Bonus points for doing his own singing and guitar work.
HOW SHE'LL SPEND HER FALL: Playing Leonardo DiCaprio's love interest in Martin Scorsese's Wolf Of Wall Street (pic above) and starring in time-travel romance About Time.
UPCOMING: A supporting role in Suite Francaise, a film set in German-occupied France, and the lead role in Focus opposite Will Smith. In Focus, she'll play a young, attractive woman sheperded by a grifter (Smith).
WHY SHE'S READY TO BREAK THROUGH: Robbie has been scratching at the door of stardom for a few years, particularly when she landed a lead role on the short-lived ABC show Pan Am. She's now ready for her breakthrough thanks to movies, taking a major part in Scorsese's latest before starring alongside one of the world's biggest movie stars next year.
HOW HE'LL SPEND HIS FALL: Helping Julian Assange steal state secrets as a technology activist in The Fifth Estate (US: Oct 18) and racing for the world championship as Formula 1 driver Niki Lauda (pic above) in Rush, out in the US on Sept 20.
UPCOMING: He'll engage in international espionage in the big screen adaptation of John Le Carre's A Most Wanted Man opposite Philip Seymour Hoffman before crossing the boards with Kristen Stewart and Chloe Grace Moretz in the backstage drama Sils Maria.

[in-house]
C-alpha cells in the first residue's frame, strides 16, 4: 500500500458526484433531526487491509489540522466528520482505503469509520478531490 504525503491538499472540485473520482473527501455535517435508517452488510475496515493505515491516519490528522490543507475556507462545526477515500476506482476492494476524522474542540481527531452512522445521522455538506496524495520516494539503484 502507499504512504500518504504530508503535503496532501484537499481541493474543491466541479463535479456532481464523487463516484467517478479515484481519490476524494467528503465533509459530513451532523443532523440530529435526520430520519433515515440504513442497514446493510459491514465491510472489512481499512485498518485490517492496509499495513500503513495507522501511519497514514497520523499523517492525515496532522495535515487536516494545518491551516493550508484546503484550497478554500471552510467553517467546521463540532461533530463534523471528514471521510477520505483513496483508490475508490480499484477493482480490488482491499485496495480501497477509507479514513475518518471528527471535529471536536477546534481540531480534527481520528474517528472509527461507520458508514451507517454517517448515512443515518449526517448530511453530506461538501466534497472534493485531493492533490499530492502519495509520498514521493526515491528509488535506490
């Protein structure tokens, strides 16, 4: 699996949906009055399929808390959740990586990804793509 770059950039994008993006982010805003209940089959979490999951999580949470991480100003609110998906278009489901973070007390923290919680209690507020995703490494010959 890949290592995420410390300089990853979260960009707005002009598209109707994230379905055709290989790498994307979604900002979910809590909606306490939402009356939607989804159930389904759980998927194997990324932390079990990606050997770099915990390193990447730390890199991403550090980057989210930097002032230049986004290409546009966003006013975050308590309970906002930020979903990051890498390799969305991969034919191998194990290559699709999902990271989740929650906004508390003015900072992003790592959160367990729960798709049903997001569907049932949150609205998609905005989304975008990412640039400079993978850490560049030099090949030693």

WHY HE'S READY TO BREAK THROUGH: Bruhl is already a star in Europe thanks to his buttermilk features that belie an inner steel. Chris Hemsworth may be the bigger name in Rush, but it's Bruhl who has the showier role as a race car driver who has to battle back from a devastating accident to compete for the sport's top prize.
Plus, with Edward Snowden a hot topic of debate, The Fifth Estate and its examination of WikiLeaks is bound to stir controversy.
HOW SHE'LL SPEND HER FALL: Playing Nelson Mandela's wife Winnie in the biopic Mandela: Long Walk To Freedom. The Weinstein Co film will premiere at Toronto in Canada before opening in theatres in November.
UPCOMING: Though little has been announced about the next James Bond movie, it's hard to imagine she won't be included since she was anointed the new Money Penny at the end of the last one.
WHY SHE'S READY TO BREAK THROUGH: She's stolen scenes in several big-budget films over the past few years, from two Pirates Of The Caribbean films to the aforementioned Skyall (pic above) . Now viewers will get a chance to see her in a different light, playing one of the best roles for a black actress you can imagine.
While Jennifer Hudson will play it just two months earlier, we're guessing Harris holds her own. And after that? Another big Bond movie. -- Reuters